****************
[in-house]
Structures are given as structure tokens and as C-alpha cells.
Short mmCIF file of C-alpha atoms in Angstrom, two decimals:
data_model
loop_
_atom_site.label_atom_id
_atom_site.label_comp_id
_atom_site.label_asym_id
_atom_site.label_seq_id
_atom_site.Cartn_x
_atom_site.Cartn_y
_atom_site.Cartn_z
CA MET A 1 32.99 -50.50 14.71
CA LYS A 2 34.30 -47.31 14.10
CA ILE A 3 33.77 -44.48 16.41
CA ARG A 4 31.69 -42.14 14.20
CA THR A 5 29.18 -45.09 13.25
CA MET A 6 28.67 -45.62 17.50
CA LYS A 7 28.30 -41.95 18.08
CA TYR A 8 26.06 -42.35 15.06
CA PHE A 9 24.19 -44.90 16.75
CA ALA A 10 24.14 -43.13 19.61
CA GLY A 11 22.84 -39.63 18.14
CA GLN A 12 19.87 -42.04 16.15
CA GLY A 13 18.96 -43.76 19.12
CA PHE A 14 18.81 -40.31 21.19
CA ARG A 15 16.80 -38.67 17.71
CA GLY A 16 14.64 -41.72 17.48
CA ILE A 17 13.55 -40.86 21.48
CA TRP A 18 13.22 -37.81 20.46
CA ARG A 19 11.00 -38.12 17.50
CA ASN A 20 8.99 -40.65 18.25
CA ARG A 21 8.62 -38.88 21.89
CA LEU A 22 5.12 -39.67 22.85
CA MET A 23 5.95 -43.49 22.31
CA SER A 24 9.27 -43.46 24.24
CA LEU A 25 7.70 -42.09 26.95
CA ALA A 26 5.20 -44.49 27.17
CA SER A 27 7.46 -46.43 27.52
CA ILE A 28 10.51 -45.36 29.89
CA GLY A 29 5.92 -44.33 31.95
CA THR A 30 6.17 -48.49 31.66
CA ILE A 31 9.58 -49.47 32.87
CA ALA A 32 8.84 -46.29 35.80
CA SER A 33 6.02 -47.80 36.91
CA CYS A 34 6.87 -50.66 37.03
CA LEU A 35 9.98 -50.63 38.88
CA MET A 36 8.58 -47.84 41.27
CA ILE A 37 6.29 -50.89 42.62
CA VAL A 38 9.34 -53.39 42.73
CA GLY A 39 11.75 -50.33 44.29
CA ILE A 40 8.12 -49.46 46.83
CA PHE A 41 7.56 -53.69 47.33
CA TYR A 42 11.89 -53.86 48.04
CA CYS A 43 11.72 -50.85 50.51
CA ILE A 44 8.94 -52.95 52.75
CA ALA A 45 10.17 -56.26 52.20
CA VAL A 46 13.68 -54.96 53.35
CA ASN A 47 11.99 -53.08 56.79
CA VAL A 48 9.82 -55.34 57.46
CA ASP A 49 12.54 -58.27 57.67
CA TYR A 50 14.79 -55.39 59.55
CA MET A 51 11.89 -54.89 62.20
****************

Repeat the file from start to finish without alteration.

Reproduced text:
[in-house]
Structures are given as structure tokens and as C-alpha cells.
Short mmCIF file of C-alpha atoms in Angstrom, two decimals:
data_model
loop_
_atom_site.label_atom_id
_atom_site.label_comp_id
_atom_site.label_asym_id
_atom_site.label_seq_id
_atom_site.Cartn_x
_atom_site.Cartn_y
_atom_site.Cartn_z
CA MET A 1 32.99 -50.50 14.71
CA LYS A 2 34.30 -47.31 14.10
CA ILE A 3 33.77 -44.48 16.41
CA ARG A 4 31.69 -42.14 14.20
CA THR A 5 29.18 -45.09 13.25
CA MET A 6 28.67 -45.62 17.50
CA LYS A 7 28.30 -41.95 18.08
CA TYR A 8 26.06 -42.35 15.06
CA PHE A 9 24.19 -44.90 16.75
CA ALA A 10 24.14 -43.13 19.61
CA GLY A 11 22.84 -39.63 18.14
CA GLN A 12 19.87 -42.04 16.15
CA GLY A 13 18.96 -43.76 19.12
CA PHE A 14 18.81 -40.31 21.19
CA ARG A 15 16.80 -38.67 17.71
CA GLY A 16 14.64 -41.72 17.48
CA ILE A 17 13.55 -40.86 21.48
CA TRP A 18 13.22 -37.81 20.46
CA ARG A 19 11.00 -38.12 17.50
CA ASN A 20 8.99 -40.65 18.25
CA ARG A 21 8.62 -38.88 21.89
CA LEU A 22 5.12 -39.67 22.85
CA MET A 23 5.95 -43.49 22.31
CA SER A 24 9.27 -43.46 24.24
CA LEU A 25 7.70 -42.09 26.95
CA ALA A 26 5.20 -44.49 27.17
CA SER A 27 7.46 -46.43 27.52
CA ILE A 28 10.51 -45.36 29.89
CA GLY A 29 5.92 -44.33 31.95
CA THR A 30 6.17 -48.49 31.66
CA ILE A 31 9.58 -49.47 32.87
CA ALA A 32 8.84 -46.29 35.80
CA SER A 33 6.02 -47.80 36.91
CA CYS A 34 6.87 -50.66 37.03
CA LEU A 35 9.98 -50.63 38.88
CA MET A 36 8.58 -47.84 41.27
CA ILE A 37 6.29 -50.89 42.62
CA VAL A 38 9.34 -53.39 42.73
CA GLY A 39 11.75 -50.33 44.29
CA ILE A 40 8.12 -49.46 46.83
CA PHE A 41 7.56 -53.69 47.33
CA TYR A 42 11.89 -53.86 48.04
CA CYS A 43 11.72 -50.85 50.51
CA ILE A 44 8.94 -52.95 52.75
CA ALA A 45 10.17 -56.26 52.20
CA VAL A 46 13.68 -54.96 53.35
CA ASN A 47 11.99 -53.08 56.79
CA VAL A 48 9.82 -55.34 57.46
CA ASP A 49 12.54 -58.27 57.67
CA TYR A 50 14.79 -55.39 59.55
CA MET A 51 11.89 -54.89 62.20